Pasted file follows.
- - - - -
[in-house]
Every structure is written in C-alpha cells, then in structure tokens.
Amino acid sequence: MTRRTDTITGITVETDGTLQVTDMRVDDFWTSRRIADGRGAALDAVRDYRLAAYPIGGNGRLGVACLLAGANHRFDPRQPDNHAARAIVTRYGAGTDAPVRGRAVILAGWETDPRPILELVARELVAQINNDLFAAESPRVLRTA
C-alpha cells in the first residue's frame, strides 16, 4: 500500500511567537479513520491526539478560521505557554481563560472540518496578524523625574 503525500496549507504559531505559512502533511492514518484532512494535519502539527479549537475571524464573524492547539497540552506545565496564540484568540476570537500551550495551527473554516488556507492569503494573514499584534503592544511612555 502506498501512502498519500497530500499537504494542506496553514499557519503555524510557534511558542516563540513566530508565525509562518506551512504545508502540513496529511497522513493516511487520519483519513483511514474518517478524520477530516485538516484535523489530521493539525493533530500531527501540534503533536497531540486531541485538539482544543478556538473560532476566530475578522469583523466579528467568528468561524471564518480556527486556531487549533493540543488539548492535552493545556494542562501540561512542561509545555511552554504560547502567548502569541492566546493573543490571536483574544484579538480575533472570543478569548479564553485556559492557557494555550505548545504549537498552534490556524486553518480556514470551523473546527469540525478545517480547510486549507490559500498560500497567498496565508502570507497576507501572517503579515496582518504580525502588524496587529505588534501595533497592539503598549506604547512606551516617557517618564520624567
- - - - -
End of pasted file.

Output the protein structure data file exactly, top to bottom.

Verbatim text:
[in-house]
Every structure is written in C-alpha cells, then in structure tokens.
Amino acid sequence: MTRRTDTITGITVETDGTLQVTDMRVDDFWTSRRIADGRGAALDAVRDYRLAAYPIGGNGRLGVACLLAGANHRFDPRQPDNHAARAIVTRYGAGTDAPVRGRAVILAGWETDPRPILELVARELVAQINNDLFAAESPRVLRTA
C-alpha cells in the first residue's frame, strides 16, 4: 500500500511567537479513520491526539478560521505557554481563560472540518496578524523625574 503525500496549507504559531505559512502533511492514518484532512494535519502539527479549537475571524464573524492547539497540552506545565496564540484568540476570537500551550495551527473554516488556507492569503494573514499584534503592544511612555 502506498501512502498519500497530500499537504494542506496553514499557519503555524510557534511558542516563540513566530508565525509562518506551512504545508502540513496529511497522513493516511487520519483519513483511514474518517478524520477530516485538516484535523489530521493539525493533530500531527501540534503533536497531540486531541485538539482544543478556538473560532476566530475578522469583523466579528467568528468561524471564518480556527486556531487549533493540543488539548492535552493545556494542562501540561512542561509545555511552554504560547502567548502569541492566546493573543490571536483574544484579538480575533472570543478569548479564553485556559492557557494555550505548545504549537498552534490556524486553518480556514470551523473546527469540525478545517480547510486549507490559500498560500497567498496565508502570507497576507501572517503579515496582518504580525502588524496587529505588534501595533497592539503598549506604547512606551516617557517618564520624567